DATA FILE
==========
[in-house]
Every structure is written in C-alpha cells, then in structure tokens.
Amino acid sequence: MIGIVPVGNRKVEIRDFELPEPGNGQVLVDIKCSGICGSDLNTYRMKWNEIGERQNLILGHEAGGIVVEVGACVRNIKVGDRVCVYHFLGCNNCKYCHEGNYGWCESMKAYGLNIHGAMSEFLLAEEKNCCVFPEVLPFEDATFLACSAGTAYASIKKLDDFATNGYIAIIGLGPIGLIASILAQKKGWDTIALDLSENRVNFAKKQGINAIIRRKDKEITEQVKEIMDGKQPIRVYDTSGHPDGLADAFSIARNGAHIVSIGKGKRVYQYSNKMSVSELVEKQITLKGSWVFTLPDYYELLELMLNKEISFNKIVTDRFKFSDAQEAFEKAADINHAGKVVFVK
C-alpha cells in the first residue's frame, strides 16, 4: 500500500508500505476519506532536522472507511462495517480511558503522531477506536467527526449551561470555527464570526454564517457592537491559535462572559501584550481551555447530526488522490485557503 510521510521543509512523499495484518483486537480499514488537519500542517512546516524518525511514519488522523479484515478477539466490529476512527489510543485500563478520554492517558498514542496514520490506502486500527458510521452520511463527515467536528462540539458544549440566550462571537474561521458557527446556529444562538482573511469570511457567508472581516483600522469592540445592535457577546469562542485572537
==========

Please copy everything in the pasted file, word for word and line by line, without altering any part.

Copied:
[in-house]
Every structure is written in C-alpha cells, then in structure tokens.
Amino acid sequence: MIGIVPVGNRKVEIRDFELPEPGNGQVLVDIKCSGICGSDLNTYRMKWNEIGERQNLILGHEAGGIVVEVGACVRNIKVGDRVCVYHFLGCNNCKYCHEGNYGWCESMKAYGLNIHGAMSEFLLAEEKNCCVFPEVLPFEDATFLACSAGTAYASIKKLDDFATNGYIAIIGLGPIGLIASILAQKKGWDTIALDLSENRVNFAKKQGINAIIRRKDKEITEQVKEIMDGKQPIRVYDTSGHPDGLADAFSIARNGAHIVSIGKGKRVYQYSNKMSVSELVEKQITLKGSWVFTLPDYYELLELMLNKEISFNKIVTDRFKFSDAQEAFEKAADINHAGKVVFVK
C-alpha cells in the first residue's frame, strides 16, 4: 500500500508500505476519506532536522472507511462495517480511558503522531477506536467527526449551561470555527464570526454564517457592537491559535462572559501584550481551555447530526488522490485557503 510521510521543509512523499495484518483486537480499514488537519500542517512546516524518525511514519488522523479484515478477539466490529476512527489510543485500563478520554492517558498514542496514520490506502486500527458510521452520511463527515467536528462540539458544549440566550462571537474561521458557527446556529444562538482573511469570511457567508472581516483600522469592540445592535457577546469562542485572537